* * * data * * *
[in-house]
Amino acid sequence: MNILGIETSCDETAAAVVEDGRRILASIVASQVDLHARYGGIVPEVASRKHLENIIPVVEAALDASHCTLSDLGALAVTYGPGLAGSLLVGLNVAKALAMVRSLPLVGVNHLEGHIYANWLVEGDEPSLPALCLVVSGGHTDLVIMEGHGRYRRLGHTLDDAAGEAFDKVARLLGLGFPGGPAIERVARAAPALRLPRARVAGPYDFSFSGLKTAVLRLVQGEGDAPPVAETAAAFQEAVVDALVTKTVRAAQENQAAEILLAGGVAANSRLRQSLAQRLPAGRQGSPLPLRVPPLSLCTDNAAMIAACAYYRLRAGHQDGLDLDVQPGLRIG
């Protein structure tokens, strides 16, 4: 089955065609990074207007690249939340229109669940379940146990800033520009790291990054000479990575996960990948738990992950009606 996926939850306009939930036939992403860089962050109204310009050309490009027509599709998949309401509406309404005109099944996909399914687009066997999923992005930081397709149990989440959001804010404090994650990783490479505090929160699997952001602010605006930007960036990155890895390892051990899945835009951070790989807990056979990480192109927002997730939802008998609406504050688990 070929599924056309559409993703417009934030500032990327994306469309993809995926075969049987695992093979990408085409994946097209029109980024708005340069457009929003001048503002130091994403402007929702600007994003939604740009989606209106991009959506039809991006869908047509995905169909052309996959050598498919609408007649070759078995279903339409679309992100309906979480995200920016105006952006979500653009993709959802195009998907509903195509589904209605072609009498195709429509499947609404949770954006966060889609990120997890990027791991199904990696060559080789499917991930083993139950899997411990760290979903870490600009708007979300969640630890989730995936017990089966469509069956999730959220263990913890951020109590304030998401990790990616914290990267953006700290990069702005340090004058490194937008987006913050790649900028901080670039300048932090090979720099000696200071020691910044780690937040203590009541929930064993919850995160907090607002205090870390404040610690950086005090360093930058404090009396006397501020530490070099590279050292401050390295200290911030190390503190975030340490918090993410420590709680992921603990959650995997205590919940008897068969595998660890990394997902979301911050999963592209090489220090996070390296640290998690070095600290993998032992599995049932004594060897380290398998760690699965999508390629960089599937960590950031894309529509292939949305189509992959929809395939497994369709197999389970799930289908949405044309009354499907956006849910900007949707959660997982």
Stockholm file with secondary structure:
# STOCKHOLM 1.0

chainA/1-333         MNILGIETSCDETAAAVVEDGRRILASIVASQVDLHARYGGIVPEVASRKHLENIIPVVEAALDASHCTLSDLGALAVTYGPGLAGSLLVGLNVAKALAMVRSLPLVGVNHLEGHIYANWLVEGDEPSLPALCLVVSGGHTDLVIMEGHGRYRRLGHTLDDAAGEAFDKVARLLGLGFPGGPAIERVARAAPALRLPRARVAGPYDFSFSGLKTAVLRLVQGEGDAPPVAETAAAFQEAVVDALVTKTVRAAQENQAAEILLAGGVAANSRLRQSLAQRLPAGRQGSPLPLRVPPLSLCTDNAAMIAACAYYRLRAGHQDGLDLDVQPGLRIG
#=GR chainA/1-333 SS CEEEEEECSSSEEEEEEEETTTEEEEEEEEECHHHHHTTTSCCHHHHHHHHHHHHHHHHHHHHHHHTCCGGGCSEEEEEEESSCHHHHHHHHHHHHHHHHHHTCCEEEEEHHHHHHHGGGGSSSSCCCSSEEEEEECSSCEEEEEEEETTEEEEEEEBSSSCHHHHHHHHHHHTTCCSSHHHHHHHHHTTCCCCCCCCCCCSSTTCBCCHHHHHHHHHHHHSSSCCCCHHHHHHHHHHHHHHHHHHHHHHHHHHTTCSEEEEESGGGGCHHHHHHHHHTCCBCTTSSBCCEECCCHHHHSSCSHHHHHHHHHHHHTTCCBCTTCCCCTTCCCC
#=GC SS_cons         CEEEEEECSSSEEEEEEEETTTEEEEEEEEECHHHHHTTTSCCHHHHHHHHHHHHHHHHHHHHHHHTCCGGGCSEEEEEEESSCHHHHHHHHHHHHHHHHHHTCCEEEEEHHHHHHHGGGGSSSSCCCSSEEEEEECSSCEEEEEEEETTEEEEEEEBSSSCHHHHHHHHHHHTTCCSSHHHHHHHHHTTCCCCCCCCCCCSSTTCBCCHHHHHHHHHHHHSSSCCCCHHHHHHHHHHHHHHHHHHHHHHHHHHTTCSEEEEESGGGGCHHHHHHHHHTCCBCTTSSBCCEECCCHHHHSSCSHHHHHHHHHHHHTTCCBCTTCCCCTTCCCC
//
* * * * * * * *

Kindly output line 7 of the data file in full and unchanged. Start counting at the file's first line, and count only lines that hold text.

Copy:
#=GR chainA/1-333 SS CEEEEEECSSSEEEEEEEETTTEEEEEEEEECHHHHHTTTSCCHHHHHHHHHHHHHHHHHHHHHHHTCCGGGCSEEEEEEESSCHHHHHHHHHHHHHHHHHHTCCEEEEEHHHHHHHGGGGSSSSCCCSSEEEEEECSSCEEEEEEEETTEEEEEEEBSSSCHHHHHHHHHHHTTCCSSHHHHHHHHHTTCCCCCCCCCCCSSTTCBCCHHHHHHHHHHHHSSSCCCCHHHHHHHHHHHHHHHHHHHHHHHHHHTTCSEEEEESGGGGCHHHHHHHHHTCCBCTTSSBCCEECCCHHHHSSCSHHHHHHHHHHHHTTCCBCTTCCCCTTCCCC